Suffering an unintentional vow of poverty

Staying for free in a European monastery or convent

The wildly rococo Basilica di Superga, designed by Filippo Juvarra and a scenic cog railway ride above teh city of Torino in Italy's Piemonte region, is run by the Servi di Maria (Servents of Maria) lay order, and has a hostelry which will put up guests for €25 a person (tel. +39-011-898-0083,

Though most convents and religious hospices charge a modest fee of $20 or so (and are often found in places of pilgrimage, Rome being the biggest example), many monasteries will take in travelers absolutely free of charge.

This is because several monastic orders take "hospitality" as one of their rules, along with their vows of poverty and charity and the like.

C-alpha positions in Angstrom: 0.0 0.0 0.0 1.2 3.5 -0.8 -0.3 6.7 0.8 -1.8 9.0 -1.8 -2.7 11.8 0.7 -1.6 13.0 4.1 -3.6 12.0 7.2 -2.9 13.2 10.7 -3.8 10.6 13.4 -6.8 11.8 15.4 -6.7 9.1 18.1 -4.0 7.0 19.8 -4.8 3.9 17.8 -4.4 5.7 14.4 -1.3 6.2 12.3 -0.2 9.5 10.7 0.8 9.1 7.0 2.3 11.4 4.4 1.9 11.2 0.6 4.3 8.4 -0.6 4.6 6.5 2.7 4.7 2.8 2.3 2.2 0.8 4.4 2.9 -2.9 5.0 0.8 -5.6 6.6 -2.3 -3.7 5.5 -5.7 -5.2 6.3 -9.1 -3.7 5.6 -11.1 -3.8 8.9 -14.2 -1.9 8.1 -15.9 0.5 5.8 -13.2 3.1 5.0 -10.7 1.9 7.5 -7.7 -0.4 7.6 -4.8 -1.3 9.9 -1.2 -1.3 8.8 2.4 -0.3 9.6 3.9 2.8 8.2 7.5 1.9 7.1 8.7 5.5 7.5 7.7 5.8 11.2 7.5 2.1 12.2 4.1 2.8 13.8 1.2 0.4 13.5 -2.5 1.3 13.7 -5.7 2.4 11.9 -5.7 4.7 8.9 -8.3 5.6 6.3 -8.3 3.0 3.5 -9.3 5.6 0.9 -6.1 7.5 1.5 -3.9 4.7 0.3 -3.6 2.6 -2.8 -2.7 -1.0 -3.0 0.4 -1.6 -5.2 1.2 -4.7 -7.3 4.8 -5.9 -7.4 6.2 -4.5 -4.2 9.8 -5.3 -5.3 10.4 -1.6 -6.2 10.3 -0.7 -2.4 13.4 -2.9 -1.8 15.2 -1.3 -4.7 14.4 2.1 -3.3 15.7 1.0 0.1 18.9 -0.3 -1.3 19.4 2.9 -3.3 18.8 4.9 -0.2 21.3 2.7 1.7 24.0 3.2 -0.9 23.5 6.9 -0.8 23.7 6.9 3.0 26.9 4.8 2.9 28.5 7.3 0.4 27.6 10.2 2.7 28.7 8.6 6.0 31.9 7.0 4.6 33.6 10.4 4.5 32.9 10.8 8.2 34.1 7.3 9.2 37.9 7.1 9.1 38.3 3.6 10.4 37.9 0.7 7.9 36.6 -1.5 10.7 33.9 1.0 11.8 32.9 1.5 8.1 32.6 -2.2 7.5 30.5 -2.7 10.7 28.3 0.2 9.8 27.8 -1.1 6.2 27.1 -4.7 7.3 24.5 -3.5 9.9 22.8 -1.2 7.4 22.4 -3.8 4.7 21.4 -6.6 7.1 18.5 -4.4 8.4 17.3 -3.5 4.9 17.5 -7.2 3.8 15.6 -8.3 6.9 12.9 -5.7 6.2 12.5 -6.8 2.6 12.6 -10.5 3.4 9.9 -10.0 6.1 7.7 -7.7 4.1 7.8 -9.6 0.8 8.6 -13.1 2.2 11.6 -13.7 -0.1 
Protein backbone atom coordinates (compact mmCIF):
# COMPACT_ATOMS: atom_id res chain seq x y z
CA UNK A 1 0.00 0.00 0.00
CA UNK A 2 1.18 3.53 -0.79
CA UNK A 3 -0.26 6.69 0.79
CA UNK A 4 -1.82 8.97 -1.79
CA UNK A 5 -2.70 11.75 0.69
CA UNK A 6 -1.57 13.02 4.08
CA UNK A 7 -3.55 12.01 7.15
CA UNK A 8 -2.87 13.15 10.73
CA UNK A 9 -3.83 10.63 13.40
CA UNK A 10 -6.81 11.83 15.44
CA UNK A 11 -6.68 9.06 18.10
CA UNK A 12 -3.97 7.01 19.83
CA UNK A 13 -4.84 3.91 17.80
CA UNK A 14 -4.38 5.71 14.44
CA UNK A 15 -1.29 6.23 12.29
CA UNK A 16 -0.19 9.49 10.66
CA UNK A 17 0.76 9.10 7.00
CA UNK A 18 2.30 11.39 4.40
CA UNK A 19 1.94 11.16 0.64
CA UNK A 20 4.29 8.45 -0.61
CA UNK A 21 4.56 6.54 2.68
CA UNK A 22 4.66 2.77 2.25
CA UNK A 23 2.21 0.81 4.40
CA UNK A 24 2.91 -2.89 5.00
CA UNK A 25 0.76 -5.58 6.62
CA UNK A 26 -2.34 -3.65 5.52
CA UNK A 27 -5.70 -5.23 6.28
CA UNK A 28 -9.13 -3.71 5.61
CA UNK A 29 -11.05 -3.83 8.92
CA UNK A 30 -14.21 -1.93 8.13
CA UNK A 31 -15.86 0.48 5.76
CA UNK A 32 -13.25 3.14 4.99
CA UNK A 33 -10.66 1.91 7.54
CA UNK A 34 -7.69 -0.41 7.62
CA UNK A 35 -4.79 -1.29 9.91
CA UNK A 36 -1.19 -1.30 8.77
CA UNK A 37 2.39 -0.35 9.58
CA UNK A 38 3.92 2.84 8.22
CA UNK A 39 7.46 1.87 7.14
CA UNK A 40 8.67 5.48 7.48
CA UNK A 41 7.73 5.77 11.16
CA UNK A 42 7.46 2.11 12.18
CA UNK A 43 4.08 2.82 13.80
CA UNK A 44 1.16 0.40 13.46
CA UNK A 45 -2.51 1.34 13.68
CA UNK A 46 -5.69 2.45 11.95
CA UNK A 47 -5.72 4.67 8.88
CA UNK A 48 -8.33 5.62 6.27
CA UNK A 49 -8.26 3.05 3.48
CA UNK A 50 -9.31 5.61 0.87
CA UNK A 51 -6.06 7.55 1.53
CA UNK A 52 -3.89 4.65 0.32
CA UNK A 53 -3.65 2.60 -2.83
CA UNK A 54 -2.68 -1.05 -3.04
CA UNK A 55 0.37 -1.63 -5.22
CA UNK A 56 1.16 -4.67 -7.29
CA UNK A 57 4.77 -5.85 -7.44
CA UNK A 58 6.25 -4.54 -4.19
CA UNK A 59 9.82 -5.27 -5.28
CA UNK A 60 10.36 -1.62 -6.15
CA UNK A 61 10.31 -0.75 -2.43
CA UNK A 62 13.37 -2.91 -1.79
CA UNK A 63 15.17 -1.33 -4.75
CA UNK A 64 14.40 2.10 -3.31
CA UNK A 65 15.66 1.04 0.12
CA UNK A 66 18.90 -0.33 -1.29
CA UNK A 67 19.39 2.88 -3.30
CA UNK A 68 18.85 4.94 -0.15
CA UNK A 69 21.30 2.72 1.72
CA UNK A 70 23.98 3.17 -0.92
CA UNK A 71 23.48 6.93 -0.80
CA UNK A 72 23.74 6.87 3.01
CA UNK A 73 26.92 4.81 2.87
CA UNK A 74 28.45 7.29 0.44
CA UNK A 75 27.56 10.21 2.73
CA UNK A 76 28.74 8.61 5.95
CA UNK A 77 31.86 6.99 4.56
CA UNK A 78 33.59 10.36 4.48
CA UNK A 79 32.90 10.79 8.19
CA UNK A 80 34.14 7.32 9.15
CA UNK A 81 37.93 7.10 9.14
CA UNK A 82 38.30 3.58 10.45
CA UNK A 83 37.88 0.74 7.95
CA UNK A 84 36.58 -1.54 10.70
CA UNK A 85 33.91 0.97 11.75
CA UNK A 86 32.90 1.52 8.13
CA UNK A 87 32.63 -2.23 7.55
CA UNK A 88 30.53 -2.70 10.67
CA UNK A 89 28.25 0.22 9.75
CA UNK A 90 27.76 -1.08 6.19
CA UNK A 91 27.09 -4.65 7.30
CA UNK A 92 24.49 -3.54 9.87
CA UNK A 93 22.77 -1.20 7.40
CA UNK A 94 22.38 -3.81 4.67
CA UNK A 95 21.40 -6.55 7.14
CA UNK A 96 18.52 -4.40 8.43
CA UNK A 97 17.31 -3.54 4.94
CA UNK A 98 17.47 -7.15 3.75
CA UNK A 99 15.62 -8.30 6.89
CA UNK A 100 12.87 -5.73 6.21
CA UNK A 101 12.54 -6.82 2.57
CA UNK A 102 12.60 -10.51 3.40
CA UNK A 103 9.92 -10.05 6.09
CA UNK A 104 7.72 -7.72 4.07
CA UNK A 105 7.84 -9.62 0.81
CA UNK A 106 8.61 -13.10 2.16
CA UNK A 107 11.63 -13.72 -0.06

Accommodations may be in a special wing of the monastery complex set aside for visitors, or in a dorm-like room of bunks, or even an unused monk's cell.

Sleeping for Free
Overnight trains
Sleeping in Airports
Crewing a Boat
Home Swapping
Hospitality Exchanges

Monasteries are rarely found in the big cities, as most keep to isolated, rural areas more suited to a monk's life of contemplation. This can add to the triple benefit: a free place to sleep, a unique cultural experience, and a chance to get off the tourist treadmill of Europe's major capitals and into the woods or small town to which the monks have retreated.

For much more info (and resources to help you find a holy bed for the night), check out the section on staying in monasteries and convents.



This article was last updated in January 2008 . All information was accurate at the time. | | |
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